The first half of this statement is spot-on. The second half of the statement, as I noted above, makes it feel like this is a task owned by your marketing team. Your UVP should be the one thing, or even better combination of things, that no other competitor has or does and that should not fall under marketing’s pervue.
Unique from whom, you may ask? For starters anyone who you’re directly competing with or that builds a substantially similar product that you’ve built (or are going to build). Even if someone doesn’t sell themselves in the same way (i.e. different industry or use case) that you do they definitely go on the list. If they’re selling their software to researchers today but you start making money selling to markers then you can bet they’ll repackage their product and sell it to your customers.
Methods of differentiation
If you are bringing to life a truly brand new market-shattering idea then your UVP will be easy to create. With no other competition to speak of, anything you do will be unique. But I would warn you that if your idea is truly unique today it won’t be that way for long. Copycats and will surface quickly and depending on the depth of their pockets and the complexity of your offering, they may be able to catch up very quickly. As I write this, Bloomberg Technology just published an article who’s headline reads, “Lyft Set to Claim Third of U.S. Market in 2017.” This is, in part, natural in the market place (people like choices) but is also a direct result of Uber’s incredibly bad year in the HR and PR games.
The Startup Guide to Differentiation offers up 9 ways to differentiate your product:
- Market, audience or niche
- Customer focus
Over the next few posts we’re going to dig into a few of these and discuss why some of them may be great for your marketing department but provide less value when your customers needs to make a hard choice.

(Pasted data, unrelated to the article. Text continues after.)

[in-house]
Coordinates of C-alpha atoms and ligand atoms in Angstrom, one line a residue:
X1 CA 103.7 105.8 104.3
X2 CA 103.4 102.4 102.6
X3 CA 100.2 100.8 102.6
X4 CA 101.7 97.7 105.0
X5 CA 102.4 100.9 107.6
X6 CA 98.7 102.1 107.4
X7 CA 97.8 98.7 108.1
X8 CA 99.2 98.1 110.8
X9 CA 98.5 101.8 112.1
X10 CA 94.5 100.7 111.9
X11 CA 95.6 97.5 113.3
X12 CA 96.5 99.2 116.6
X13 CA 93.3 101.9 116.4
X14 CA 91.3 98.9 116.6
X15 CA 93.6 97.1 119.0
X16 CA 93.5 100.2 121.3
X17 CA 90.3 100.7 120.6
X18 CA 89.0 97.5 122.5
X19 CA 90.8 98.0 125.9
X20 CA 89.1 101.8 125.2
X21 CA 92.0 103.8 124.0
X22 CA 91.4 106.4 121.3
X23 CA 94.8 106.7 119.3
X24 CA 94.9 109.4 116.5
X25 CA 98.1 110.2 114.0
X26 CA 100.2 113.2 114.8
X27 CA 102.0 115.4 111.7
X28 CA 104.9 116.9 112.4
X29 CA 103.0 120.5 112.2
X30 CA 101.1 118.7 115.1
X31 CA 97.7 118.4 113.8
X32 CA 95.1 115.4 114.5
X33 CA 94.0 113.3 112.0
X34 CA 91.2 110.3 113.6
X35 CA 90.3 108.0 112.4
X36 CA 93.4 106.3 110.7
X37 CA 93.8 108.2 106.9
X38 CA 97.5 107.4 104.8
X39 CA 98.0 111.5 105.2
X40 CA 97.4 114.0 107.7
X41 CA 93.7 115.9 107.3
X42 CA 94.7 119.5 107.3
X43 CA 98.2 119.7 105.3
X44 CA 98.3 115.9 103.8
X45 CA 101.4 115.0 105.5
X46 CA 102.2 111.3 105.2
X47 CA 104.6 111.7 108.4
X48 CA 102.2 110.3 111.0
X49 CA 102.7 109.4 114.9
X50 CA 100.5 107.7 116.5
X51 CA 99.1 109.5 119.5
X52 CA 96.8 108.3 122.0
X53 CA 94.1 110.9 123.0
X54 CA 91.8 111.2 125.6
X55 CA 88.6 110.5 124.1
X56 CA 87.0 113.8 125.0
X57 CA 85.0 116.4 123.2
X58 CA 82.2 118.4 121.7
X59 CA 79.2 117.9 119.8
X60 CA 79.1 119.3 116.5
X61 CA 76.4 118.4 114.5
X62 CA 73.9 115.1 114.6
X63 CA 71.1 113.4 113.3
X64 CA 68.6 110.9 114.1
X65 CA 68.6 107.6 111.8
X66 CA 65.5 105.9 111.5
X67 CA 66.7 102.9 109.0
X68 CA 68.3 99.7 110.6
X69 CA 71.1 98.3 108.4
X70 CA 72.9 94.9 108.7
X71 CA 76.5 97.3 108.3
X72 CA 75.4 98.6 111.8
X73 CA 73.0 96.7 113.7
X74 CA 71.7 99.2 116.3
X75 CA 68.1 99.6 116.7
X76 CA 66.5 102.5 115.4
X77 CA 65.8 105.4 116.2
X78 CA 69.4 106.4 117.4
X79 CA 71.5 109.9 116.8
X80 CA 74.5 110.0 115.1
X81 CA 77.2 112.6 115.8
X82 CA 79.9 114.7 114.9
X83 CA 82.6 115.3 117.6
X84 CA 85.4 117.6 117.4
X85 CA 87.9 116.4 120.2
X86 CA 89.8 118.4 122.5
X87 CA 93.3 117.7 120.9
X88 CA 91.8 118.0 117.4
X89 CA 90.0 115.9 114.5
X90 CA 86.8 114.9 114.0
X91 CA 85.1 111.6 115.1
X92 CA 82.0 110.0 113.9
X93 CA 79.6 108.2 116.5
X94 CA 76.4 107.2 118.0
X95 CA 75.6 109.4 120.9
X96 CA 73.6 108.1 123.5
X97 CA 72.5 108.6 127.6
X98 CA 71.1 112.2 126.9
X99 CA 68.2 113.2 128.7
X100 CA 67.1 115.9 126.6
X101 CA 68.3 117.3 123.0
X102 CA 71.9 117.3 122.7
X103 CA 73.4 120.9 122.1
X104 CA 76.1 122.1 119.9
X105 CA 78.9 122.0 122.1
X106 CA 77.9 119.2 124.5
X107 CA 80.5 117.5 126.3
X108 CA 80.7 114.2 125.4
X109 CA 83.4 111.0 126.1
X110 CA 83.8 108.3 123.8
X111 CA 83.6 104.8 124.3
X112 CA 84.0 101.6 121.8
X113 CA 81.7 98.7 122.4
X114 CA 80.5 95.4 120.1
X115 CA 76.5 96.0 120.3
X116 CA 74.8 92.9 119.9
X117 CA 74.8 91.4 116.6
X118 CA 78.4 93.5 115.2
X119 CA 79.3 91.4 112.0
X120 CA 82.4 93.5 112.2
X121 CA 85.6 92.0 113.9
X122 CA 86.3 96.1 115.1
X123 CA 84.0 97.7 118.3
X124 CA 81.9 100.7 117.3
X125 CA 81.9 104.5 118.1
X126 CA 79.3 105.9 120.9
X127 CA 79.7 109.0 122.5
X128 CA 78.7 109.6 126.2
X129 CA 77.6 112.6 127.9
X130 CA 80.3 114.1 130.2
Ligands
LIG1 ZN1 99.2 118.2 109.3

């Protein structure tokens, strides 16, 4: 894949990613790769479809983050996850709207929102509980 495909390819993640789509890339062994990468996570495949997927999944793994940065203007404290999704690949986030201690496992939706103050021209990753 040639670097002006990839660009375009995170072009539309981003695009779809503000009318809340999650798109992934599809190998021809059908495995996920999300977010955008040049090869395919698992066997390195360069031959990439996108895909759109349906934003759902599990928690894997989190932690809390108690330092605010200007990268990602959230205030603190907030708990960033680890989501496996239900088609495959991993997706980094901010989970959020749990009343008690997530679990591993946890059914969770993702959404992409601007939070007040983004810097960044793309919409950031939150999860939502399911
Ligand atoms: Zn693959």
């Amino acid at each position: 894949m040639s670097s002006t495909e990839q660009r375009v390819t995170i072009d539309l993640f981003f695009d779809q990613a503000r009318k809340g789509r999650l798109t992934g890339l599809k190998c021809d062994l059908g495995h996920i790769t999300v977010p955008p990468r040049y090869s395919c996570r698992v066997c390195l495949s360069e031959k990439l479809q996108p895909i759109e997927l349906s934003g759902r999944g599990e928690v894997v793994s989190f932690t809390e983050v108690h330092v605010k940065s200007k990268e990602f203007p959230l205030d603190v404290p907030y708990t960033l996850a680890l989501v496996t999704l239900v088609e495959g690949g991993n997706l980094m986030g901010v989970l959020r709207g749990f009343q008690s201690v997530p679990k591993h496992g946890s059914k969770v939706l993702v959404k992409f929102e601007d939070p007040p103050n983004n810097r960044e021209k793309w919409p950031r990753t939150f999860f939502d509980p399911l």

Having said all this it’s important to keep in mind that creating (or already having) a differentiated position is only the beginning. Staying ahead of your competitors will be a constant battle you’re going to have to fight. For every new feature you build your competitors are also building their own new features (or possibly copying yours). On the B2B side this is easier to manage. Requiring an NDA before demoing your product is a great way to reduce the amount of idea leakage you’ll experience. Always knowing who you’re opening the kimono for is very important if you’re a newcomer onto the market. I’ve served in a sales role for many companies and attempting to get competitive intelligence and demos, while extremely valuable, is extremely different so don’t give away the farm until you’re sure you know who you’re talking to. For B2C companies, especially those with free trials, public demos, online help videos, etc. This becomes much more difficult. There is no way to keep your competitive feature set secret from your competition (unless there’s some secret sauce, process or algorithm happening under the covers that only your development team understands).